|Home | About | Journals | Submit | Contact Us | Français|
Tetramethylenedisulfotetramine (TETS) is a potent convulsant that is considered a chemical threat agent. We characterized TETS as an activator of spontaneous Ca2+ oscillations and electrical burst discharges in mouse hippocampal neuronal cultures at 13–17 days in vitro using FLIPR Fluo-4 fluorescence measurements and extracellular microelectrode array recording. Acute exposure to TETS (≥ 2µM) reversibly altered the pattern of spontaneous neuronal discharges, producing clustered burst firing and an overall increase in discharge frequency. TETS also dramatically affected Ca2+ dynamics causing an immediate but transient elevation of neuronal intracellular Ca2+ followed by decreased frequency of Ca2+ oscillations but greater peak amplitude. The effect on Ca2+ dynamics was similar to that elicited by picrotoxin and bicuculline, supporting the view that TETS acts by inhibiting type A gamma-aminobutyric acid (GABAA) receptor function. The effect of TETS on Ca2+ dynamics requires activation of N-methyl-d-aspartic acid (NMDA) receptors, because the changes induced by TETS were prevented by MK-801 block of NMDA receptors, but not nifedipine block of L-type Ca2+ channels. Pretreatment with the GABAA receptor-positive modulators diazepam and allopregnanolone partially mitigated TETS-induced changes in Ca2+ dynamics. Moreover, low, minimally effective concentrations of diazepam (0.1µM) and allopregnanolone (0.1µM), when administered together, were highly effective in suppressing TETS-induced alterations in Ca2+ dynamics, suggesting that the combination of positive modulators of synaptic and extrasynaptic GABAA receptors may have therapeutic potential. These rapid throughput in vitro assays may assist in the identification of single agents or combinations that have utility in the treatment of TETS intoxication.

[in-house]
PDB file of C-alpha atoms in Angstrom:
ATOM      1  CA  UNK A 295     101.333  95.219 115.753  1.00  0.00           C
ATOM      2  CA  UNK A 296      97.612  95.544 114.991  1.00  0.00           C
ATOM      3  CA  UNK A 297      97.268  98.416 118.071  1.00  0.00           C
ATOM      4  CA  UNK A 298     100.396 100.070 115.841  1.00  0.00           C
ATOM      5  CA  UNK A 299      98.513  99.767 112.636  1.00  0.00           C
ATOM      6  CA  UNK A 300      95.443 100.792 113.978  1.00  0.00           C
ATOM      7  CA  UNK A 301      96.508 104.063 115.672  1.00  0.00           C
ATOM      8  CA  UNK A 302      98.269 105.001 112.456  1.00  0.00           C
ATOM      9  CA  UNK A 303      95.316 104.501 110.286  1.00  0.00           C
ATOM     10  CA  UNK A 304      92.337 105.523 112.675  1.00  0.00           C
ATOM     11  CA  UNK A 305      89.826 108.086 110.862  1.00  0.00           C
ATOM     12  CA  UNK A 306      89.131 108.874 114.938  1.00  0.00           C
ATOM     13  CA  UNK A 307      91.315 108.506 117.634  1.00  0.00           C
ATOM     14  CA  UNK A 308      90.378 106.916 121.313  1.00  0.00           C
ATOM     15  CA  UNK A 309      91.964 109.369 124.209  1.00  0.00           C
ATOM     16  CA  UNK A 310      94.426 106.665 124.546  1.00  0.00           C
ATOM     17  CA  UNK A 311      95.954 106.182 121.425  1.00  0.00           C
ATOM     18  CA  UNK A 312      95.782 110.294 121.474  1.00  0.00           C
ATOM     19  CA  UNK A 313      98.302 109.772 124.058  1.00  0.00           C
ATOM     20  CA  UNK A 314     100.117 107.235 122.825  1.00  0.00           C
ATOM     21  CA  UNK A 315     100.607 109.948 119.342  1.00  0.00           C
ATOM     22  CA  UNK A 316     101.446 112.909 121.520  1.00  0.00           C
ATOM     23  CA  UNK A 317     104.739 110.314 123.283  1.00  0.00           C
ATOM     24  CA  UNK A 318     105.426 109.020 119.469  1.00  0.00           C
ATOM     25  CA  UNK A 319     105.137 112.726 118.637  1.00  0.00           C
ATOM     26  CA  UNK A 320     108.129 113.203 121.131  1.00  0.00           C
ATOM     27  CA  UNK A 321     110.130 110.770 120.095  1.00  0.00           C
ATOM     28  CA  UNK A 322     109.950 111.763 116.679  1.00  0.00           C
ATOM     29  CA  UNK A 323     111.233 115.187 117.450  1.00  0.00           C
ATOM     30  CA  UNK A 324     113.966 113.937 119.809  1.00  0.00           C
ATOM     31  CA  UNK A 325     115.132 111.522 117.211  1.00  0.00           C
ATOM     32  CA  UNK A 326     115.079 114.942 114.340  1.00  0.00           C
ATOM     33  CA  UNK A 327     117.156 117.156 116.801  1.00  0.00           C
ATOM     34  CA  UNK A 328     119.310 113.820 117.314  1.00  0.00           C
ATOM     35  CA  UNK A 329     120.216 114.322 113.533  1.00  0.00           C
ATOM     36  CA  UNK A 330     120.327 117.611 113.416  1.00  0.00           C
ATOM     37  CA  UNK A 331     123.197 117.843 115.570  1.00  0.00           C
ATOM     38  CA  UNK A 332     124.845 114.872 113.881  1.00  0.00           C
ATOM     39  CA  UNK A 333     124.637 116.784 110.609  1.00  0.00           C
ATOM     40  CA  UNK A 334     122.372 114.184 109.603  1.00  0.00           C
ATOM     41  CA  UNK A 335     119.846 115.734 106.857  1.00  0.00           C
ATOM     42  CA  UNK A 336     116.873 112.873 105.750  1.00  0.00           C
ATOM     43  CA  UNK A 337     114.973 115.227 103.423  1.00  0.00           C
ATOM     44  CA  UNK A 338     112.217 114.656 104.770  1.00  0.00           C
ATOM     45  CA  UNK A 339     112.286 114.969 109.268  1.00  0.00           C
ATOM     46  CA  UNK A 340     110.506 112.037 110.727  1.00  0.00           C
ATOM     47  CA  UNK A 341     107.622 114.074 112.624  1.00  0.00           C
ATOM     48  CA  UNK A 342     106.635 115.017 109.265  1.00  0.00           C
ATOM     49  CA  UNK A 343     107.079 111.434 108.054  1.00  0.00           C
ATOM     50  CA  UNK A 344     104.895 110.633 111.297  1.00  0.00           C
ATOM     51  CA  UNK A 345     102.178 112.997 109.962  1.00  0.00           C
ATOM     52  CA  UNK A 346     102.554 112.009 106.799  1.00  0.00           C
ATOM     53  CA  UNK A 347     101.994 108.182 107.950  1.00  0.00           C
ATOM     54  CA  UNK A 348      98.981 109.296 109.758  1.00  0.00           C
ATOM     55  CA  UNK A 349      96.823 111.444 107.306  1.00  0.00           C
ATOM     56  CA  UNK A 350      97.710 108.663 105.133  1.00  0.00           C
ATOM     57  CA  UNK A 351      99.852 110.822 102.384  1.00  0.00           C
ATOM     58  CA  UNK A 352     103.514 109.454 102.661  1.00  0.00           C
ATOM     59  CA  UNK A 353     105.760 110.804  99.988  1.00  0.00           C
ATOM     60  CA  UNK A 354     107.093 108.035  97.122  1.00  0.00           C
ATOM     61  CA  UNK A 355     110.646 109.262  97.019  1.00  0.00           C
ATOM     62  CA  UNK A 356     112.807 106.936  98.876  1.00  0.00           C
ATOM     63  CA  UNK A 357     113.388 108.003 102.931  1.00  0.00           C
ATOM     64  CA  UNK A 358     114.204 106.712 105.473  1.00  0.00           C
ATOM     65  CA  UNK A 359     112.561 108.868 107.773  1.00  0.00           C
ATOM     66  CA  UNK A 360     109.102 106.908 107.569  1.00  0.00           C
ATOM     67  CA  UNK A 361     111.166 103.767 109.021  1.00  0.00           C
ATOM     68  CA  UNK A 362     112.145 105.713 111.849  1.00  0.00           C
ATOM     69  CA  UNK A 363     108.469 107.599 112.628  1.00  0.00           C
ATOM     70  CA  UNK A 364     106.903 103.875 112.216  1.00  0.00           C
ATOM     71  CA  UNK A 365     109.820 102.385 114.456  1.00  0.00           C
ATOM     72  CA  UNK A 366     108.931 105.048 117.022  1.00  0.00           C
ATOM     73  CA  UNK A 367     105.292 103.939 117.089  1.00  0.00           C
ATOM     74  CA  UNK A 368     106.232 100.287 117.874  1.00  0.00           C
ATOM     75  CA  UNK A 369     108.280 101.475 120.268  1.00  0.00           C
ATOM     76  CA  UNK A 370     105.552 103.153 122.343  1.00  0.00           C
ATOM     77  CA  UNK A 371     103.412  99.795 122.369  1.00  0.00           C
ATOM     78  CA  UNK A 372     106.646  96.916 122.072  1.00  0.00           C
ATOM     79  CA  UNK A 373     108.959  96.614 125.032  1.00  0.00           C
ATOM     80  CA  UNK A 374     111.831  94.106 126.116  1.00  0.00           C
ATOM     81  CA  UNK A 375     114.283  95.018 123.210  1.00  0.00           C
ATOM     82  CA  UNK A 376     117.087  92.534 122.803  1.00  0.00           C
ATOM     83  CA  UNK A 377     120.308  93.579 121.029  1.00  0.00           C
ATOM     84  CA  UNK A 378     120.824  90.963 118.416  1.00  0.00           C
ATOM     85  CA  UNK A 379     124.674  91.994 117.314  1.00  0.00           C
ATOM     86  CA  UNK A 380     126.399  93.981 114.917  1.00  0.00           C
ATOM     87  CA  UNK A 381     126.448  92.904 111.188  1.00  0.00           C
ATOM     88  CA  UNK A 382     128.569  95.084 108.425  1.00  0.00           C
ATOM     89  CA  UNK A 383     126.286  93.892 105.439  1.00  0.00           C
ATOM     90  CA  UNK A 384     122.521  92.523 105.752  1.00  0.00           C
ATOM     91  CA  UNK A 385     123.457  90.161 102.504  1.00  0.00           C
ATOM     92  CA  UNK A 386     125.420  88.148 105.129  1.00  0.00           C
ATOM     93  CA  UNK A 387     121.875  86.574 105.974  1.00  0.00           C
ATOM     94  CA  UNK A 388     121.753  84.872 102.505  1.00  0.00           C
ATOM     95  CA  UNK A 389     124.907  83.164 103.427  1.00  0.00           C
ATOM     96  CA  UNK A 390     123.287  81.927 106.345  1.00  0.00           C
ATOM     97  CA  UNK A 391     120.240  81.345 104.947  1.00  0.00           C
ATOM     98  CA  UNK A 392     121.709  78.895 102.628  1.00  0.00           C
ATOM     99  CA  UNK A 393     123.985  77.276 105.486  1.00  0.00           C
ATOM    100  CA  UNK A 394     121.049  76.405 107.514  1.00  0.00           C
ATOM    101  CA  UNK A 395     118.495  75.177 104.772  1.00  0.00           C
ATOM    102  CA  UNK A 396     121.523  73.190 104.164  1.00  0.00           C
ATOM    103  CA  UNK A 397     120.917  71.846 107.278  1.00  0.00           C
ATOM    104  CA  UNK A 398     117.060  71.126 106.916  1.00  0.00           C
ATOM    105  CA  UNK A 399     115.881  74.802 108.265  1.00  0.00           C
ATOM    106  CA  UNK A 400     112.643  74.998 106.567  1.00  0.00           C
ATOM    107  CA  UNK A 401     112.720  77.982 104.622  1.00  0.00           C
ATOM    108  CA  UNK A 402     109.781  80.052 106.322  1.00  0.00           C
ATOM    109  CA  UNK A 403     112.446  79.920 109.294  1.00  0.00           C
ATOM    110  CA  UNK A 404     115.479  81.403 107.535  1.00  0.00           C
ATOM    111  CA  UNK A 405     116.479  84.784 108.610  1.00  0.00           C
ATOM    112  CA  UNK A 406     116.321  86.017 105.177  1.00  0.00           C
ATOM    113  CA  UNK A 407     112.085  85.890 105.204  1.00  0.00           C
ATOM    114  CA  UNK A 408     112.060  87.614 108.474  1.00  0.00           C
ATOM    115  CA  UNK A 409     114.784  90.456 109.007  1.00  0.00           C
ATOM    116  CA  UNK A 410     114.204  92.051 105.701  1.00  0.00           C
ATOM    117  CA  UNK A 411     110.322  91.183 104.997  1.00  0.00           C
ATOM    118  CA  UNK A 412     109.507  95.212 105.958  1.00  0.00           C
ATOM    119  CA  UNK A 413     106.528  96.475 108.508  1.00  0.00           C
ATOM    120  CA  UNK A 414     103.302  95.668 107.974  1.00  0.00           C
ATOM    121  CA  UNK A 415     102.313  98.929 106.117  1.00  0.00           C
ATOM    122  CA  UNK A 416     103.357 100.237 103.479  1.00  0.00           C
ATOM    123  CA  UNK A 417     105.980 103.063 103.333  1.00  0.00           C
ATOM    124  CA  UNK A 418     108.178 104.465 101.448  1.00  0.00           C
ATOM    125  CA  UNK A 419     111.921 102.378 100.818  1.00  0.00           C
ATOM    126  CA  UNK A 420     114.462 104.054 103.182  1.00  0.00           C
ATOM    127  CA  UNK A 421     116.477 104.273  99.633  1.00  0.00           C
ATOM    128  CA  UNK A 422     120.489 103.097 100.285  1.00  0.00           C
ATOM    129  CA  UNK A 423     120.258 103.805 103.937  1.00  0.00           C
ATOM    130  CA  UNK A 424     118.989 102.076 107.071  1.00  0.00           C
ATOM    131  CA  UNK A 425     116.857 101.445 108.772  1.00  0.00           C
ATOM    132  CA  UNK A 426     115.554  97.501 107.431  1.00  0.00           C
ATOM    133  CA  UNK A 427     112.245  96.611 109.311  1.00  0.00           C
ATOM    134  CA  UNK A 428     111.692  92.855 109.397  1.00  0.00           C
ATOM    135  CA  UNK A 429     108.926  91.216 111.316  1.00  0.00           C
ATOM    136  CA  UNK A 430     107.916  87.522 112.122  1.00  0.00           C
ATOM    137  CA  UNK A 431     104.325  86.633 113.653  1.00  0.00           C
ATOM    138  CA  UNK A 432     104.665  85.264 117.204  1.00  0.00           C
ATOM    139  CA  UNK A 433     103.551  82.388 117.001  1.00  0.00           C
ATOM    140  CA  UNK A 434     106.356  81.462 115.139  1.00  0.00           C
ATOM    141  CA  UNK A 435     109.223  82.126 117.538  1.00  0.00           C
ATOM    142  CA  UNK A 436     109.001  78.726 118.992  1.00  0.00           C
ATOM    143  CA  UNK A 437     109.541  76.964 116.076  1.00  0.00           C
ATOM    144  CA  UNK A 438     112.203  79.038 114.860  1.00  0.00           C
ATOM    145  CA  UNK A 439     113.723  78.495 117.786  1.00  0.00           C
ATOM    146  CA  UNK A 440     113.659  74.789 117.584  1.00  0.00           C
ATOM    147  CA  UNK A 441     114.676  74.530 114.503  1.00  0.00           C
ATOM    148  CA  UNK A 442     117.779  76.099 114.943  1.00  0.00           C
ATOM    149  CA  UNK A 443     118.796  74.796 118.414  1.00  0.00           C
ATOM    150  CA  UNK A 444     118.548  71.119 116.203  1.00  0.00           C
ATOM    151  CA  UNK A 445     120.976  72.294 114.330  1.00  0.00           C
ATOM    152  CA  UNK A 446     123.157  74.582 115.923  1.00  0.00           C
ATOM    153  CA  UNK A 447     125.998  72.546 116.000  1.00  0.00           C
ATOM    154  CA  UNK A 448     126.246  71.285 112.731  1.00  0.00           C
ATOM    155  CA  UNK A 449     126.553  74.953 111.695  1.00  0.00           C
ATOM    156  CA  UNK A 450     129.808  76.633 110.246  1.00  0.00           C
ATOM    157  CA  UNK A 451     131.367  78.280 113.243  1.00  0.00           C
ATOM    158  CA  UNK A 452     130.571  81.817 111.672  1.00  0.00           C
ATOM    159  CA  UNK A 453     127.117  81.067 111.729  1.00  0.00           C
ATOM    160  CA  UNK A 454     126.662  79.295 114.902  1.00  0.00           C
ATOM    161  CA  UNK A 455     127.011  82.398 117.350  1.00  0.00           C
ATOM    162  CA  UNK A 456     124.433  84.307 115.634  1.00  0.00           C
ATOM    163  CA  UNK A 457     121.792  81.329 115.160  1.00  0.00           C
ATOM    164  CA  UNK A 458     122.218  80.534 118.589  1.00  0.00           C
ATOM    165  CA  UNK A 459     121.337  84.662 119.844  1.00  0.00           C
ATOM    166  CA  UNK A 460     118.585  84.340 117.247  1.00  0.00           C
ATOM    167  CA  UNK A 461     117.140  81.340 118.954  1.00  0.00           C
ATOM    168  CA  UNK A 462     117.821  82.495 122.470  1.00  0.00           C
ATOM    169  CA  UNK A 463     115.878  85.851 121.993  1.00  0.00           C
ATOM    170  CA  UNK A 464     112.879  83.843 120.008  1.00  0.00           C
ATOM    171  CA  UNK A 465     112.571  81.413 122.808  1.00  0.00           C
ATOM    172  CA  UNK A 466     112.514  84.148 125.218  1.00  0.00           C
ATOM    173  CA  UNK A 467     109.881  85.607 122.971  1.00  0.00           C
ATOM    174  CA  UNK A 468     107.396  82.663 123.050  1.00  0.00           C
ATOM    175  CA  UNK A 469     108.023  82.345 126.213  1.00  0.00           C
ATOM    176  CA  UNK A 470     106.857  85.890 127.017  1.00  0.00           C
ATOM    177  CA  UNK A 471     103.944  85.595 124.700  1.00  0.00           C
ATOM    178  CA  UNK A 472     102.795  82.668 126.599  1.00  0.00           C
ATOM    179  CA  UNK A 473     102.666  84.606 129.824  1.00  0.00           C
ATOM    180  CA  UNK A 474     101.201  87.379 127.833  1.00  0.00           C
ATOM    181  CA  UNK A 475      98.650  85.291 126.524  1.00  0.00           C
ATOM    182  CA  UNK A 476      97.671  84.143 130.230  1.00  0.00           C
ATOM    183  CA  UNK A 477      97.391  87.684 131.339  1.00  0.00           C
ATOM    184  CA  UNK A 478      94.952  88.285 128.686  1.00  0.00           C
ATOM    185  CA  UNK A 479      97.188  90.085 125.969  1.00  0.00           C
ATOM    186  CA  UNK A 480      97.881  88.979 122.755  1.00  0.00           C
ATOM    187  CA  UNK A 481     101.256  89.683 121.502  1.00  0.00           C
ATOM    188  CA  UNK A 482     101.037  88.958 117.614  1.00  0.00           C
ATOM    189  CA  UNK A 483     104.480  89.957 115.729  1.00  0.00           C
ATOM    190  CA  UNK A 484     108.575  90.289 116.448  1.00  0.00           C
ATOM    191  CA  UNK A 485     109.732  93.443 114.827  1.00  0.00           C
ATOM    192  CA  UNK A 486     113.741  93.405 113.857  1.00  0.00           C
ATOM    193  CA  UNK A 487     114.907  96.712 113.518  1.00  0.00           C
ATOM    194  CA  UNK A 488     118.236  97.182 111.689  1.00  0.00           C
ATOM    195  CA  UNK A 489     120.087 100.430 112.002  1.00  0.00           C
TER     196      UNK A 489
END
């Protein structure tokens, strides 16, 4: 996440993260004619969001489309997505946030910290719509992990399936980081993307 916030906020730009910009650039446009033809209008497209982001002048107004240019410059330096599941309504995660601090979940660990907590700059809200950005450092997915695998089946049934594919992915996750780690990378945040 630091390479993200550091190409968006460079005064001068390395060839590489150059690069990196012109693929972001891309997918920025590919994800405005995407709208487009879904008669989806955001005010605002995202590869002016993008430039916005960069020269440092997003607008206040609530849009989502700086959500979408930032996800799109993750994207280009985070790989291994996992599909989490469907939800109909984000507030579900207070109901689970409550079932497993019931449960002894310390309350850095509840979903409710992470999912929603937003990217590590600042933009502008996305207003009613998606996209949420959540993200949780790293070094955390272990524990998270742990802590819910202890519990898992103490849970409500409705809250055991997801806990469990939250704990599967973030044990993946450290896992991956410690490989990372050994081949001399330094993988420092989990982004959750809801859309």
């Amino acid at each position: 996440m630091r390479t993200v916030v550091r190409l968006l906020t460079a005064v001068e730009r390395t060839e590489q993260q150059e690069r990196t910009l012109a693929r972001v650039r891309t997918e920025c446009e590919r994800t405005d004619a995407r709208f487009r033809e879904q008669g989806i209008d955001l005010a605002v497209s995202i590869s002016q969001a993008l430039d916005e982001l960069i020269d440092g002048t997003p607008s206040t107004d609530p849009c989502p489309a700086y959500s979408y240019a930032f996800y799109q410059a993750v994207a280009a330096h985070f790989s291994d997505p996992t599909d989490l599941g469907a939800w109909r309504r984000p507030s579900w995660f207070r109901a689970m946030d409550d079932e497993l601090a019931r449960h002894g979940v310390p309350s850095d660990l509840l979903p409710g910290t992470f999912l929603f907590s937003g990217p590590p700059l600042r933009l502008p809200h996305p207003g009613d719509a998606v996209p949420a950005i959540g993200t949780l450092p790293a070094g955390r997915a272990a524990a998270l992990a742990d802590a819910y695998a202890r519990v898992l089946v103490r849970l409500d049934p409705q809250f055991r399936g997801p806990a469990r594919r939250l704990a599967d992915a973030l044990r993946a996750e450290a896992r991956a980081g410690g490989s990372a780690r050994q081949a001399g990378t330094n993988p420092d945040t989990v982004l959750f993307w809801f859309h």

Tetramethylenedisulfotetramine (TETS), commonly called tetramine, is a highly toxic convulsant with a parenteral LD50 of 0.1–0.3mg/kg in mice or rats (Casida et al., 1976; Haskell and Voss, 1957; Voss et al., 1961). In adult humans, 7–10mg is estimated as a lethal dose (Guan et al., 1993). TETS was used as a rodenticide until banned worldwide in the early 1990s (Banks et al., 2012; Whitlow et al., 2005). It is, however, still available illegally, and is responsible for accidental and intentional poisonings, predominantly in China (Croddy, 2004; Wu and Sun, 2004; Zhang et al., 2011), but also in other countries, including the United States (Barrueto et al., 2003). Between 1991 and 2010 over 14,000 cases of TETS intoxication were reported in China with 932 deaths (Li et al., 2012). Extreme toxicity, history of intentional mass poisonings, and the absence of a specific antidote raise concern that TETS is a potential chemical threat agent that could cause mass casualties if released accidentally or intentionally (Jett and Yeung, 2010; Whitlow et al., 2005).
Mild-to-moderate poisoning with TETS leads to headache and dizziness, whereas severe intoxication produces status epilepticus and coma (Li et al., 2012; Whitlow et al., 2005). Animal studies demonstrate that TETS is active as a convulsant when administered orally, parenterally, and intraventricularly (Zolkowska et al., 2012). Sublethal seizures are not associated with evidence of cellular injury or neurodegeneration although there is delayed transient reactive astrocytosis and microglial activation (Zolkowska et al., 2012).
The primary convulsant mechanism of TETS has been thought to relate to blockade of type A gamma-aminobutyric acid (GABAA) receptors and the seizures induced in animals resemble those produced by other GABAA receptor antagonists including picrotoxin and pentylenetetrazol. Limited cellular physiological studies and results from [35S]t-butylbicyclophosphorothionate binding to brain membranes indicate that TETS inhibits GABAA receptors with an IC50 in the range of 1µM (Esser et al., 1991; Ratra et al., 2001; Squires et al., 1983) and it is therefore comparable in potency to picrotoxin as an inhibitor of GABAA receptors (Cole and Casida, 1986; Ratra et al., 2001; Squires et al., 1983).